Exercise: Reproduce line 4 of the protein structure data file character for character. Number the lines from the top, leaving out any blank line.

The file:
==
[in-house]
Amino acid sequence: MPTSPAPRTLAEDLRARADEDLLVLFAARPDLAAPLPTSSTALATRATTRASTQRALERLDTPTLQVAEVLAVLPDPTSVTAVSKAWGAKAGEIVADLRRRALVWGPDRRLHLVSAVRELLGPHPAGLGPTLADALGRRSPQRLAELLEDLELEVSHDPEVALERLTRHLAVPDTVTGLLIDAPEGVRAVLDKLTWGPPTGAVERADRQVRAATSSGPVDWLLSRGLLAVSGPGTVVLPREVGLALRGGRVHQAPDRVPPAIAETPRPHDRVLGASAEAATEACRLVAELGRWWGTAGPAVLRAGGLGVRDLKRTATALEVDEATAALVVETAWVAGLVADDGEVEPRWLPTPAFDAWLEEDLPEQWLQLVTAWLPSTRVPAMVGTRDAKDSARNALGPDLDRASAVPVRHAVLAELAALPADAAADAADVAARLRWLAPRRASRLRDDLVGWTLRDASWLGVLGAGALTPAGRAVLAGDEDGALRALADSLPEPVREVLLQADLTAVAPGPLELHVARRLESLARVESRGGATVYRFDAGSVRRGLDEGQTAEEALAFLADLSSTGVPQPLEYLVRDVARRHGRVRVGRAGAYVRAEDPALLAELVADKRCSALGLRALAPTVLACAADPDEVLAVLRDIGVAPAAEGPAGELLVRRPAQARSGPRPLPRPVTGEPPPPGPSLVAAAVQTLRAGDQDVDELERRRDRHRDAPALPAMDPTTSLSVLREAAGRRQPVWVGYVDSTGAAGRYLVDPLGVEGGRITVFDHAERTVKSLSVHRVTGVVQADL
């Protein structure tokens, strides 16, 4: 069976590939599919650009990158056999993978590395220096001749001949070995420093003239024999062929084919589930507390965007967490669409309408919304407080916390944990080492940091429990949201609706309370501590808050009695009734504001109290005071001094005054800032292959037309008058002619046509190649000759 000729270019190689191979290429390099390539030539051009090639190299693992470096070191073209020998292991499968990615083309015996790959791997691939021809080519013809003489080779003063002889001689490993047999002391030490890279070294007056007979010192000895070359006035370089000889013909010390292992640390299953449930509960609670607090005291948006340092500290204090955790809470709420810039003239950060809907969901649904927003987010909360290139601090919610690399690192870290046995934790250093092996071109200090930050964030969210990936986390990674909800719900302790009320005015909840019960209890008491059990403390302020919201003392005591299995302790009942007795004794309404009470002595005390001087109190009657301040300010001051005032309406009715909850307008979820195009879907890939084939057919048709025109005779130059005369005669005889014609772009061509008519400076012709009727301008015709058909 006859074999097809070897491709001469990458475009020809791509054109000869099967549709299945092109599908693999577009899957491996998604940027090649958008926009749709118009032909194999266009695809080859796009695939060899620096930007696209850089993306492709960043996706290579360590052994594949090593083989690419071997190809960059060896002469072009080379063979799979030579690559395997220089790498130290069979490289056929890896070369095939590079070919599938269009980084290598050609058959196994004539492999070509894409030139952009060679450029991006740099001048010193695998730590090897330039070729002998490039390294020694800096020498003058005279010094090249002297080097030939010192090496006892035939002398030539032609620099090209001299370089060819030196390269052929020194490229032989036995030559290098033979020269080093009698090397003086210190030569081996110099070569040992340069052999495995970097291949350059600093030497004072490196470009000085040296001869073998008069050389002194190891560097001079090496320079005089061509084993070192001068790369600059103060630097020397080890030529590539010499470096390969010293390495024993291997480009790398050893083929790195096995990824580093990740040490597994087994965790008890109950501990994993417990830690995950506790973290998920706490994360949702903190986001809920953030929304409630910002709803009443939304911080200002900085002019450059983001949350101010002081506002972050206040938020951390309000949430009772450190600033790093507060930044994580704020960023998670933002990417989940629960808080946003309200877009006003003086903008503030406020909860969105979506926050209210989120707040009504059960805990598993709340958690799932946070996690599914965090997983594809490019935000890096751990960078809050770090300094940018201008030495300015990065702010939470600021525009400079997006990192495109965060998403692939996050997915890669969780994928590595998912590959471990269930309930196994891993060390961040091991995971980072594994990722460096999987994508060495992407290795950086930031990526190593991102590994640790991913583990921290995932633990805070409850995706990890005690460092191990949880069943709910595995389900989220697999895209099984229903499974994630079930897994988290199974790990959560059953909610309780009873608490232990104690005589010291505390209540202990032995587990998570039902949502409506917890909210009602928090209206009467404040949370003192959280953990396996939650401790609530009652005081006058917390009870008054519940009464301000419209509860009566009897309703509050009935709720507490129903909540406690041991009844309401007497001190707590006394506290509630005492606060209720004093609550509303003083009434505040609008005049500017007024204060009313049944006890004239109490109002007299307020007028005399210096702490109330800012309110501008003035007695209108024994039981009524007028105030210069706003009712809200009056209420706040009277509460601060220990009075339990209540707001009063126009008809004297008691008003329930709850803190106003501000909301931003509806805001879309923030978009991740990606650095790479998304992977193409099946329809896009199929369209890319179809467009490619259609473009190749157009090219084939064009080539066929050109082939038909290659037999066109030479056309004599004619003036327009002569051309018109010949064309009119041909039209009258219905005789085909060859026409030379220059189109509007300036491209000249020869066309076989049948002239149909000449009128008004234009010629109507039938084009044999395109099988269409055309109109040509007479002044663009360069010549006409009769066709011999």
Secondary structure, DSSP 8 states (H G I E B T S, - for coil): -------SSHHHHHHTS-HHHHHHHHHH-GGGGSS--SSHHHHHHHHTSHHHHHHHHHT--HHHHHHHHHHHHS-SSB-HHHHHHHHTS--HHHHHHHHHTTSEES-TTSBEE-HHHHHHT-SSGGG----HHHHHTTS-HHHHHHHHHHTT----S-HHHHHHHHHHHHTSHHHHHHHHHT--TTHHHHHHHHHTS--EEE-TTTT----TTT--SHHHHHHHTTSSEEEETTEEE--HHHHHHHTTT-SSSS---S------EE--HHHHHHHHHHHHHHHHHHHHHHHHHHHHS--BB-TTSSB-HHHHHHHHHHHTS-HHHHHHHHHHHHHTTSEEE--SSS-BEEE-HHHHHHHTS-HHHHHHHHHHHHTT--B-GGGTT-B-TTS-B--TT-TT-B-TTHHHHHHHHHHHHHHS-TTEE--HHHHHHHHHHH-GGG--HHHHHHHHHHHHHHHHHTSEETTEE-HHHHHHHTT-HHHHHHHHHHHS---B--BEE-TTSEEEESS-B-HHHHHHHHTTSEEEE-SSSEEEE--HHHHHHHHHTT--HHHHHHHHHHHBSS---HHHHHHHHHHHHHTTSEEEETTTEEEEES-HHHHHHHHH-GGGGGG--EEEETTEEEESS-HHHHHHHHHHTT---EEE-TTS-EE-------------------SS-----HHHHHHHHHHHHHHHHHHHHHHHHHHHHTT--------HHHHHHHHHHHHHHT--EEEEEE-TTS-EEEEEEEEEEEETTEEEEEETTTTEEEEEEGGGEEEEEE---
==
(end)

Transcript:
Secondary structure, DSSP 8 states (H G I E B T S, - for coil): -------SSHHHHHHTS-HHHHHHHHHH-GGGGSS--SSHHHHHHHHTSHHHHHHHHHT--HHHHHHHHHHHHS-SSB-HHHHHHHHTS--HHHHHHHHHTTSEES-TTSBEE-HHHHHHT-SSGGG----HHHHHTTS-HHHHHHHHHHTT----S-HHHHHHHHHHHHTSHHHHHHHHHT--TTHHHHHHHHHTS--EEE-TTTT----TTT--SHHHHHHHTTSSEEEETTEEE--HHHHHHHTTT-SSSS---S------EE--HHHHHHHHHHHHHHHHHHHHHHHHHHHHS--BB-TTSSB-HHHHHHHHHHHTS-HHHHHHHHHHHHHTTSEEE--SSS-BEEE-HHHHHHHTS-HHHHHHHHHHHHTT--B-GGGTT-B-TTS-B--TT-TT-B-TTHHHHHHHHHHHHHHS-TTEE--HHHHHHHHHHH-GGG--HHHHHHHHHHHHHHHHHTSEETTEE-HHHHHHHTT-HHHHHHHHHHHS---B--BEE-TTSEEEESS-B-HHHHHHHHTTSEEEE-SSSEEEE--HHHHHHHHHTT--HHHHHHHHHHHBSS---HHHHHHHHHHHHHTTSEEEETTTEEEEES-HHHHHHHHH-GGGGGG--EEEETTEEEESS-HHHHHHHHHHTT---EEE-TTS-EE-------------------SS-----HHHHHHHHHHHHHHHHHHHHHHHHHHHHTT--------HHHHHHHHHHHHHHT--EEEEEE-TTS-EEEEEEEEEEEETTEEEEEETTTTEEEEEEGGGEEEEEE---